The national housing shortage is most acute in price points that middle-income buyers can afford, according to new National Association of REALTORS® data. The market is short about 320,000 listings worth up to $256,000—which is considered the affordability range for households earning up to $75,000 annually—according to the Housing Affordability & Supply Report, a joint research project between NAR and realtor.com®.
Due to the pronounced inventory squeeze in these price points, middle-income buyers may find the steepest competition when shopping for homes. And as a result, these buyers may find it even harder to build wealth through homeownership, says Nadia Evangelou, senior economist and director of real estate research at NAR.
Low inventory and low affordability constituted “double trouble” for the market last year, NAR and realtor.com® reported at the time. These challenges haven’t abated and are particularly severe for some racial and ethnic groups. Now middle-income buyers overall can afford to purchase less than a quarter—or 23%—of listings nationwide, the Housing Affordability & Supply Report shows. Five years ago, middle-income buyers could afford half of all homes on the market.
Even though homebuying activity has stalled this spring, inventory has risen from last year’s record low—up more than 5 percentage points, according to NAR. But it’s still not enough, particularly for middle-income buyers, the report warns. “Ongoing high housing costs and the scarcity of available homes continues to present budget challenges for many prospective buyers, and it’s likely keeping some buyers in the rental market or on the sidelines and delaying their purchase until conditions improve,” says realtor.com® Chief Economist Danielle Hale. “Those who are able to overcome affordability constraints may be increasingly drawn to newly constructed homes or the suburbs and beyond, both of which may offer buyers more realistic opportunities for homeownership.”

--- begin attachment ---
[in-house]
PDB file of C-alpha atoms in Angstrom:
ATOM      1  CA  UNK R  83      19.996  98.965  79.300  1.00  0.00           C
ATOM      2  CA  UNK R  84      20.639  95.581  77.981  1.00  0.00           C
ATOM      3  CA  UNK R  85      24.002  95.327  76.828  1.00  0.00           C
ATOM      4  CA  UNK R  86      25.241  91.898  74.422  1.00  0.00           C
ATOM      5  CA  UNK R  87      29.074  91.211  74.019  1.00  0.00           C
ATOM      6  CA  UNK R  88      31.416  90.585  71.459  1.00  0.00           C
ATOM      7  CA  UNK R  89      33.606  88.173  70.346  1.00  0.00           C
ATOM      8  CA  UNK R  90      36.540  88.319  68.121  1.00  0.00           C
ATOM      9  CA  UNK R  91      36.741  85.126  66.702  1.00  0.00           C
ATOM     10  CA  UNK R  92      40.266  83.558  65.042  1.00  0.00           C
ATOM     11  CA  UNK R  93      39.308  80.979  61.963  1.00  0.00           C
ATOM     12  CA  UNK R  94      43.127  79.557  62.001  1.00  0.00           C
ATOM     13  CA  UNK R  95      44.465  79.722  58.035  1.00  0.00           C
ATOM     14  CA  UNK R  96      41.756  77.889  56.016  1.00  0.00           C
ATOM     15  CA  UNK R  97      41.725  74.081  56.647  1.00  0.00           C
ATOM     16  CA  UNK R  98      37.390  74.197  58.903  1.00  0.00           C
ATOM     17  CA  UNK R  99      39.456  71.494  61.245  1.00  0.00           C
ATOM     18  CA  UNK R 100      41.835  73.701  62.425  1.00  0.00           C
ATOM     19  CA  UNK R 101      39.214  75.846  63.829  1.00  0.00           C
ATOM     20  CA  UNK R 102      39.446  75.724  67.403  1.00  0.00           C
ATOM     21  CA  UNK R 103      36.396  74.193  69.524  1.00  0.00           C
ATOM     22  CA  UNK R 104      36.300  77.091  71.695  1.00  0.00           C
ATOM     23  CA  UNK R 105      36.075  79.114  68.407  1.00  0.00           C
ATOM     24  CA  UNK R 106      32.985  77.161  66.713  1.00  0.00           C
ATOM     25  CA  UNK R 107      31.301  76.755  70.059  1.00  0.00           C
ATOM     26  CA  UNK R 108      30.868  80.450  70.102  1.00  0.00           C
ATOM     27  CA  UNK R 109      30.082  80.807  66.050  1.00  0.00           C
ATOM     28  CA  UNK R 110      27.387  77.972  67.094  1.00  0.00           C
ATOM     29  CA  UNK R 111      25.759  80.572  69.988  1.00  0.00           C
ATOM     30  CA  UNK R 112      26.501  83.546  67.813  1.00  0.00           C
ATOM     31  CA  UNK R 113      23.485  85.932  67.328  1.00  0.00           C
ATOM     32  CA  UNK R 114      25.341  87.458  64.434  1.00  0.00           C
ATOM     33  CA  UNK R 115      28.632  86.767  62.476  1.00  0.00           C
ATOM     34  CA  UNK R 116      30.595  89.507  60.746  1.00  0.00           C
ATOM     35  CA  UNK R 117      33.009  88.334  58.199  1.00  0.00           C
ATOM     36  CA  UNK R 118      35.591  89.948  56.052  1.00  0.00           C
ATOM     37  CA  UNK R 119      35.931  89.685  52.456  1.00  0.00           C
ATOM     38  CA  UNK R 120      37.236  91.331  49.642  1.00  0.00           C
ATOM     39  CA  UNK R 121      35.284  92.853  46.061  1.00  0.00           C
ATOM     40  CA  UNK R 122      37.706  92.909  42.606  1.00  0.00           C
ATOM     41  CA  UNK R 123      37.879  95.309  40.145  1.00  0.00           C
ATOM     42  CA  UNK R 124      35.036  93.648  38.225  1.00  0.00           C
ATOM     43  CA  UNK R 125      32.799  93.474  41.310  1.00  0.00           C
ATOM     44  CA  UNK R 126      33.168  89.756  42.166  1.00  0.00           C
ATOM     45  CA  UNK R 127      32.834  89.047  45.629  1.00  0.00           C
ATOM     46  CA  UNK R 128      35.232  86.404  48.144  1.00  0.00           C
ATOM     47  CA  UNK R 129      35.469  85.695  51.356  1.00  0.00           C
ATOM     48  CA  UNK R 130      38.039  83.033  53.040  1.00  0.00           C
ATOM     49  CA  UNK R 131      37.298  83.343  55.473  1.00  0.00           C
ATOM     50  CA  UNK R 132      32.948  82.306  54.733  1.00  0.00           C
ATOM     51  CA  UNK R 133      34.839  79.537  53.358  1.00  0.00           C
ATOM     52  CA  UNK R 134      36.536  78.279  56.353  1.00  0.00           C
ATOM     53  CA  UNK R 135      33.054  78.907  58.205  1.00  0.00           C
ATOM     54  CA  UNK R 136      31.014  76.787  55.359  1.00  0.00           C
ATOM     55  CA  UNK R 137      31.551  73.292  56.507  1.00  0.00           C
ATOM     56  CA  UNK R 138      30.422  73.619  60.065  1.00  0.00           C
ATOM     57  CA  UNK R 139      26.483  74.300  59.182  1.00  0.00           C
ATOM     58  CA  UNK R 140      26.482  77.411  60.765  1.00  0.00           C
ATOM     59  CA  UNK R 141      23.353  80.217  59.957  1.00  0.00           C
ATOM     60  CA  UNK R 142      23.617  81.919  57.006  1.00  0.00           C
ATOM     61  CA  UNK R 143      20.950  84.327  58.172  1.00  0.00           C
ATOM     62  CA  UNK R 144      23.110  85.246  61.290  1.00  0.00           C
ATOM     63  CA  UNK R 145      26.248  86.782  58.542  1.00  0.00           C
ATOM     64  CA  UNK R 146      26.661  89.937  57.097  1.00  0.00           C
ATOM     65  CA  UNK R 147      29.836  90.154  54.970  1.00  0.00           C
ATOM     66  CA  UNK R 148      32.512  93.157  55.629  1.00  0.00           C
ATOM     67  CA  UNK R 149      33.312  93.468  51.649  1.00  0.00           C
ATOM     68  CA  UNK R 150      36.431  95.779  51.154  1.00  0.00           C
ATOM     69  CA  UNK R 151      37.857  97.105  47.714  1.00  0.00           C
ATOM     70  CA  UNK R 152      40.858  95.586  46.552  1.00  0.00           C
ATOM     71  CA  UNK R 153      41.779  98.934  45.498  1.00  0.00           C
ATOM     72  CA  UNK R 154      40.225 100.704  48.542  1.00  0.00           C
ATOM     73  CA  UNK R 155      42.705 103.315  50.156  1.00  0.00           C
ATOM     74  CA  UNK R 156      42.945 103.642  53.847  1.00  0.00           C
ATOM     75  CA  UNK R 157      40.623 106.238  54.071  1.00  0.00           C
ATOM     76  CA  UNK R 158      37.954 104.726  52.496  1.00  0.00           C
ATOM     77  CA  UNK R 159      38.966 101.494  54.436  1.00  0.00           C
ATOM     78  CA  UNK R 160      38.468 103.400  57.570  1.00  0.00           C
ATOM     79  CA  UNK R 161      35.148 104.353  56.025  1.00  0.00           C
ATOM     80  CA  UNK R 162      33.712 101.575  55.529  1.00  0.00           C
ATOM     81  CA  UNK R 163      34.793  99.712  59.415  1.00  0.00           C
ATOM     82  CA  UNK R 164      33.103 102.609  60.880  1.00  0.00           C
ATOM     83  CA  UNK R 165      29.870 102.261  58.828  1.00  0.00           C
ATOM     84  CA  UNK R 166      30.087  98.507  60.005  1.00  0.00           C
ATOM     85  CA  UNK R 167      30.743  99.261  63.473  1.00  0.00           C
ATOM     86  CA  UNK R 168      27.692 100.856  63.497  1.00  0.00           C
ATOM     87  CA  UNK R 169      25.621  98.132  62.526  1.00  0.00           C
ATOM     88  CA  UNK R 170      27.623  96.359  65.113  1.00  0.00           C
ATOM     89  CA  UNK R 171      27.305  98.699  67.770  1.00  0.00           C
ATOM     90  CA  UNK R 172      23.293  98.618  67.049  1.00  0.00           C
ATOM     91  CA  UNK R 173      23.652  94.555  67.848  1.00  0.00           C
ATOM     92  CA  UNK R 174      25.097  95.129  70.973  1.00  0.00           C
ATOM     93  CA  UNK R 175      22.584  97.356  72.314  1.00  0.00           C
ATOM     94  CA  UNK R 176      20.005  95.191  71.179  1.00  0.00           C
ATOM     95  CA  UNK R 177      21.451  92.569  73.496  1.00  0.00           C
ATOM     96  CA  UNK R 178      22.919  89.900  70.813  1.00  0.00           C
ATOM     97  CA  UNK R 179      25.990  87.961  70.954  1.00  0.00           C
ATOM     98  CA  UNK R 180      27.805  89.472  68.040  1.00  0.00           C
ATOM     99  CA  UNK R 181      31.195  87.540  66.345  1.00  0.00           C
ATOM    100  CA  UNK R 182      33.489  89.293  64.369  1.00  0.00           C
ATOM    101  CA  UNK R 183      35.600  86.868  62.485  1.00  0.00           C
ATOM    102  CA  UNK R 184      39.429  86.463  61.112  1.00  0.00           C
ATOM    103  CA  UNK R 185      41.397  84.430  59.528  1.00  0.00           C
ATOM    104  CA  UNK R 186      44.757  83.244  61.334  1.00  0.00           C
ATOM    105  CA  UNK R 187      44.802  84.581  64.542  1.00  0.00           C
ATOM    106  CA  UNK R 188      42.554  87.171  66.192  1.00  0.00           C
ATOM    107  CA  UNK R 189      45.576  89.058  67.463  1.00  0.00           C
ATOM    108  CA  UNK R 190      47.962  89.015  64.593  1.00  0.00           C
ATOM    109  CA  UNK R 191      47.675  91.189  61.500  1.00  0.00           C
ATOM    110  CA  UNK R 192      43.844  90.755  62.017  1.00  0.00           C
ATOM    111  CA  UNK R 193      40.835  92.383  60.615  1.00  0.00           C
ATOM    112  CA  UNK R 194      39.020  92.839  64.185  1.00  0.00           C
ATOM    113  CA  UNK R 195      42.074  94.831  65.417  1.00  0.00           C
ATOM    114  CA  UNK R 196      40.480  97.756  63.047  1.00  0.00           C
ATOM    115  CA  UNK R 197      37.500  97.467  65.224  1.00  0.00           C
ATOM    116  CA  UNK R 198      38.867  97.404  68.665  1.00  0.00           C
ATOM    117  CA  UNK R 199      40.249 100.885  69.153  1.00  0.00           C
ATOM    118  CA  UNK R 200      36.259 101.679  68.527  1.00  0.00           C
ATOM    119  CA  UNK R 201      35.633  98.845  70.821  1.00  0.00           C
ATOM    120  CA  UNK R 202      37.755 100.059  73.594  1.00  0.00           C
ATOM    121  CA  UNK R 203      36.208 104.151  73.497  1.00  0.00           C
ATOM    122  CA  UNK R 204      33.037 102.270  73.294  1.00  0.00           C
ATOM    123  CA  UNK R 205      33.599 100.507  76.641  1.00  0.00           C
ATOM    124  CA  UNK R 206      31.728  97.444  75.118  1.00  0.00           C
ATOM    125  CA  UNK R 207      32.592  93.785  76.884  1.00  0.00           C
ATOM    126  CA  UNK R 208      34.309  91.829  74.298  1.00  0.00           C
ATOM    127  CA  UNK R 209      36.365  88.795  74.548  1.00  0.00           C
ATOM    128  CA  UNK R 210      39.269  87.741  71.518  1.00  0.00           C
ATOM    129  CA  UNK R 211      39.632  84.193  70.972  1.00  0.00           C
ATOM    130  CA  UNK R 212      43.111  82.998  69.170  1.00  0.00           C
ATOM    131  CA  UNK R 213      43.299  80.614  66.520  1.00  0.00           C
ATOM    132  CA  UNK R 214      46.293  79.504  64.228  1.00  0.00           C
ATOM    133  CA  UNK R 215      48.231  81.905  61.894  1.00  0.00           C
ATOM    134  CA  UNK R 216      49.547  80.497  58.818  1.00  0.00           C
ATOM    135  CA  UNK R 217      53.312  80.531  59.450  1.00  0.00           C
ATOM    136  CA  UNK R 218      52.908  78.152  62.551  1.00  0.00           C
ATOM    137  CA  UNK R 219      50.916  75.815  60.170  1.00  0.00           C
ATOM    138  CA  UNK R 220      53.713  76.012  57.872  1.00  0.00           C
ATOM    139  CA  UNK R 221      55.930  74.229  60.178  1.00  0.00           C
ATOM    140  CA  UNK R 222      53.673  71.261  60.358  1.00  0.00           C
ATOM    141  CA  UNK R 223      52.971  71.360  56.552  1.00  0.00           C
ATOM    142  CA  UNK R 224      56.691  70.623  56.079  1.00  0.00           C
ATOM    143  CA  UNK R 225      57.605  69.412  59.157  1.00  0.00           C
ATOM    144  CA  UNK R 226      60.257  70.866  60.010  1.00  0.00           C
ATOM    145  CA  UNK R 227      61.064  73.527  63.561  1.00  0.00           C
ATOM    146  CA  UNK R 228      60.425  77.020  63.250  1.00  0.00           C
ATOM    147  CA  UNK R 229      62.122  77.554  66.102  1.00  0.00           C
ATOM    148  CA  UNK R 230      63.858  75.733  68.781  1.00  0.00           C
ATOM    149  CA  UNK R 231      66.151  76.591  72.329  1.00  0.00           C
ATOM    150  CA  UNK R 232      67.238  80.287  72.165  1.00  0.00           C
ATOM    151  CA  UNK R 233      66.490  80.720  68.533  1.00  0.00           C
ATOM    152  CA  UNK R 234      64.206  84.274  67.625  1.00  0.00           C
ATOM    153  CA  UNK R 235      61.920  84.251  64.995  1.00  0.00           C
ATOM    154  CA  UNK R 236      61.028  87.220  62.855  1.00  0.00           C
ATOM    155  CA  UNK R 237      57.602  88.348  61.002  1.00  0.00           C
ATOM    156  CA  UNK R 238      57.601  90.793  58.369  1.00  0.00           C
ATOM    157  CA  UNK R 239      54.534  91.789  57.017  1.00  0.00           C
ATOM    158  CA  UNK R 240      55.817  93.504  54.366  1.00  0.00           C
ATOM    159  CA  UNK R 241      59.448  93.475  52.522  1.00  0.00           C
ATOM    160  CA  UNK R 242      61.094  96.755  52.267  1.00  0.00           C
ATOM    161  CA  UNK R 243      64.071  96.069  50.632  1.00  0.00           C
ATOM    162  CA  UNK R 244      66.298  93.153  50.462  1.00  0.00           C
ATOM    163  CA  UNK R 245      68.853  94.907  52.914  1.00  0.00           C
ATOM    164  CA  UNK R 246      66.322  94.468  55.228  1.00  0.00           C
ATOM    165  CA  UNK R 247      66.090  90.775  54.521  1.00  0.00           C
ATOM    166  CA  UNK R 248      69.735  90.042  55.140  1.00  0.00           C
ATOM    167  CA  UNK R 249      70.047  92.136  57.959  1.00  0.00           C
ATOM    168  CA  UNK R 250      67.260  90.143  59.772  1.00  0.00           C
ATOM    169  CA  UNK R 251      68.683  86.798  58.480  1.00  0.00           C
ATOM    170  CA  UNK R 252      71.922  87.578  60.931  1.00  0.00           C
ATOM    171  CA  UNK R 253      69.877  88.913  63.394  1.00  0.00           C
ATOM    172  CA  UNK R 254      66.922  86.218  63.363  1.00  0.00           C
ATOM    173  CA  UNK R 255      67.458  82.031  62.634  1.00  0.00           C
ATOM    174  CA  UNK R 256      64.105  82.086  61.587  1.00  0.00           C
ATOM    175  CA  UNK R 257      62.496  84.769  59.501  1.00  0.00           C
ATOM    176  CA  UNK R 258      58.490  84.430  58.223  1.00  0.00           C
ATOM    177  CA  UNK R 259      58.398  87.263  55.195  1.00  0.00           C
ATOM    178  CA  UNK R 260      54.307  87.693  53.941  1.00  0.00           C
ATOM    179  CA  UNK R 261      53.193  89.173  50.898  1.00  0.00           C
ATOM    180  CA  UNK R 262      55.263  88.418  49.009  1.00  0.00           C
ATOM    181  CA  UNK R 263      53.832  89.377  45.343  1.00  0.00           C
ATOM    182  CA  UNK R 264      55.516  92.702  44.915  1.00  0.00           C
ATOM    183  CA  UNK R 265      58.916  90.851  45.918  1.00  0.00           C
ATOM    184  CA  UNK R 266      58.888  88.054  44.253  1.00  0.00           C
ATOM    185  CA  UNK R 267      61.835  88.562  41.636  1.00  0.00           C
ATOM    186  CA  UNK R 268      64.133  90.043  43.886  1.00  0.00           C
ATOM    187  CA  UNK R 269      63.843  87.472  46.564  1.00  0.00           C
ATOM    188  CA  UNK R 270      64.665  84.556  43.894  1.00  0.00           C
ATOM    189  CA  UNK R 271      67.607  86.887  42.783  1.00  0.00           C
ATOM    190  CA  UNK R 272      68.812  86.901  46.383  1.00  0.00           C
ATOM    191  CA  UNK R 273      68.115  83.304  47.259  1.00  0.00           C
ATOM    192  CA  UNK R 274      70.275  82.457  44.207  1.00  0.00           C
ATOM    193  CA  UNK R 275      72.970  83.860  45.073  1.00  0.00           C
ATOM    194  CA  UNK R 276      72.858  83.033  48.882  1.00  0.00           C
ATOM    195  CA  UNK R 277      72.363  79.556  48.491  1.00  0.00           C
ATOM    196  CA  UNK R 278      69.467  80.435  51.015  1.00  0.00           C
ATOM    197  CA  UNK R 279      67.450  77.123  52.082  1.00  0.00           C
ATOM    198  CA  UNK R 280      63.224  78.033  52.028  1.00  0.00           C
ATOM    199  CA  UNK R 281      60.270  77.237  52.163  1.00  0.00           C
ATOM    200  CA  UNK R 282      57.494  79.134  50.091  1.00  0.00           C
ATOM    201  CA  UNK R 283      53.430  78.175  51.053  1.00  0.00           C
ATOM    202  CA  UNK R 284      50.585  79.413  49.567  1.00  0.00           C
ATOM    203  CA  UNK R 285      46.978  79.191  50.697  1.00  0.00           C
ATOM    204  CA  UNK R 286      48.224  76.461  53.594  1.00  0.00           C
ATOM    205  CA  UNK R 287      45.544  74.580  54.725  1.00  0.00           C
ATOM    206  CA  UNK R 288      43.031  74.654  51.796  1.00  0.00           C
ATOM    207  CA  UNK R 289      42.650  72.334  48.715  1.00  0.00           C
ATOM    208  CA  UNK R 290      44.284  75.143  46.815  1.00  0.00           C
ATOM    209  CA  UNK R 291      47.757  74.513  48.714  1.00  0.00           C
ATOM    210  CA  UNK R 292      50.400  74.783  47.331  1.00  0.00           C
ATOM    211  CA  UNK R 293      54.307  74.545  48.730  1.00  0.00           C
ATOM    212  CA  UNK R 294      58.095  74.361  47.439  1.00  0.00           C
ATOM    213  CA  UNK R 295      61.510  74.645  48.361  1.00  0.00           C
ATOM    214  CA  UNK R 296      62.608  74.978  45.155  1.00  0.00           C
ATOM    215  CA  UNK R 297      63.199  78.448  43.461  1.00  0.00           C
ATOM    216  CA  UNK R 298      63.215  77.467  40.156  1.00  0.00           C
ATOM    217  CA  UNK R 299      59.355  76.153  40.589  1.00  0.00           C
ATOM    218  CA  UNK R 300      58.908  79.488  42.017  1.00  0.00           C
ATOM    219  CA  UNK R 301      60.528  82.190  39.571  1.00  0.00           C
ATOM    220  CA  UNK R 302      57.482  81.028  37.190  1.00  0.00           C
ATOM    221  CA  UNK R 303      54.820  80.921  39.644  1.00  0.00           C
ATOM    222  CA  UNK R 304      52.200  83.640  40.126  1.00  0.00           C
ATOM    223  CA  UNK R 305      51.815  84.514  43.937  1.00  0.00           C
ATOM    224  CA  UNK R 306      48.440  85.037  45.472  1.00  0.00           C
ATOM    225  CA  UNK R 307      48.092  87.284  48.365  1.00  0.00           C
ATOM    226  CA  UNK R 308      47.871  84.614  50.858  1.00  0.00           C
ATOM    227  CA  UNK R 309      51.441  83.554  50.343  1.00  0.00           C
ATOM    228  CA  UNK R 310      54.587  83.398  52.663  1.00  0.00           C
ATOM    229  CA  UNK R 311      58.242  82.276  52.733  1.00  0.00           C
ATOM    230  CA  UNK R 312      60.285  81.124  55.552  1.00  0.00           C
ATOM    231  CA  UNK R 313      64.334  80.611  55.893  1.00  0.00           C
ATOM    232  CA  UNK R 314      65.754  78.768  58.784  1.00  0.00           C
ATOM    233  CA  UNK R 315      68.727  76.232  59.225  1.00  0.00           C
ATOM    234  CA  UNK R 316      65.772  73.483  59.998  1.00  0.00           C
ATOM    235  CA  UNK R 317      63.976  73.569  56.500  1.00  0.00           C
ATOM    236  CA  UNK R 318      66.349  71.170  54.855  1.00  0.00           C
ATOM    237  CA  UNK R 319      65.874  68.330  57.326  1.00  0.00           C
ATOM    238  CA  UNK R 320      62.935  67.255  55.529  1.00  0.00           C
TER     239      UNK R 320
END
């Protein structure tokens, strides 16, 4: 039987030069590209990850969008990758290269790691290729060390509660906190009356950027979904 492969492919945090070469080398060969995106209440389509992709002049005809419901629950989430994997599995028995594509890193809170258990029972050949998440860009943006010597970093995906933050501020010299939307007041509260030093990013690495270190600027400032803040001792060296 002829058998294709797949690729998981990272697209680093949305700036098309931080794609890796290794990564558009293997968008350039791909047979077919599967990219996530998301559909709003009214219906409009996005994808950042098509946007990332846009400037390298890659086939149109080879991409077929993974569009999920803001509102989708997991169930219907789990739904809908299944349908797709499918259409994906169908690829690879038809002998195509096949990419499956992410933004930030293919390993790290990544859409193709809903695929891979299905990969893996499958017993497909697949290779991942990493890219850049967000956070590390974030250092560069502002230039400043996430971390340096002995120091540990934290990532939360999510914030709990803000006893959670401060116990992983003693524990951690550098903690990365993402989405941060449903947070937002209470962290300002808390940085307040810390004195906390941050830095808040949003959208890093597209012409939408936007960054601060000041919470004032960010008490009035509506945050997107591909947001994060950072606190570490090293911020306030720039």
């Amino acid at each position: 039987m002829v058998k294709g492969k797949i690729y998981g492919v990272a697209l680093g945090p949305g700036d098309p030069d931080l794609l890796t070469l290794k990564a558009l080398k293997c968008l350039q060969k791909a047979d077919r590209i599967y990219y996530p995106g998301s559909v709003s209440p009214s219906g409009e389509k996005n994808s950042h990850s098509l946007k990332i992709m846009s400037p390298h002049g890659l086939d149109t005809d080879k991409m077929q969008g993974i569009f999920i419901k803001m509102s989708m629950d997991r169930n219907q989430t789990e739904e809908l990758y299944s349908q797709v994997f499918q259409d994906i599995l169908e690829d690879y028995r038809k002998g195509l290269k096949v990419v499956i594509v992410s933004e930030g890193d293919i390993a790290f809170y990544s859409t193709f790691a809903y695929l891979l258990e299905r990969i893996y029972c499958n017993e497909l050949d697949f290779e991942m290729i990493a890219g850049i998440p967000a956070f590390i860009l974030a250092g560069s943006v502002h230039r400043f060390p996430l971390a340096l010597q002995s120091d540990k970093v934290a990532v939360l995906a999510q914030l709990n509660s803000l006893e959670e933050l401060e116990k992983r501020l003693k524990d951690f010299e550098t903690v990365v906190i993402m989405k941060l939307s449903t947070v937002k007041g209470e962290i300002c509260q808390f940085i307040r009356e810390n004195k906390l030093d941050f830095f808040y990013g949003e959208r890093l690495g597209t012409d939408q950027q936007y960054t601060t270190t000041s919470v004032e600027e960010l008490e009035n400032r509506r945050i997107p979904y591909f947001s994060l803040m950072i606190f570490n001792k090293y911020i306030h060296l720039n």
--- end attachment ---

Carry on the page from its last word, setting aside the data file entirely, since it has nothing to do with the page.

Where Middle-Income Buyers May Struggle the Most
Of the 100 largest metro areas examined in the report, these are the markets with the fewest affordable homes for middle-income buyers.
The report also uncovered disparities in housing affordability among racial and ethnic groups. For example, nearly 66% of Black Americans earn $75,000 or less and can afford to buy only 22% of listings nationwide, the report found.
Inventory Options Abound in Some Areas
Some markets may offer better prospects for middle-income buyers than others. For example, three Ohio metros—Youngstown, Akron and Toledo—had the most affordable homes for this income group of the 100 metros tracked in the study.
To improve these dynamics in more markets, economists say more housing inventory and greater affordability is needed. “A two-fold approach is needed to help with both low affordability and limited housing supply,” Evangelou says. “It’s not just about increasing supply. We must boost the number of homes at the price range that most people can afford to buy.”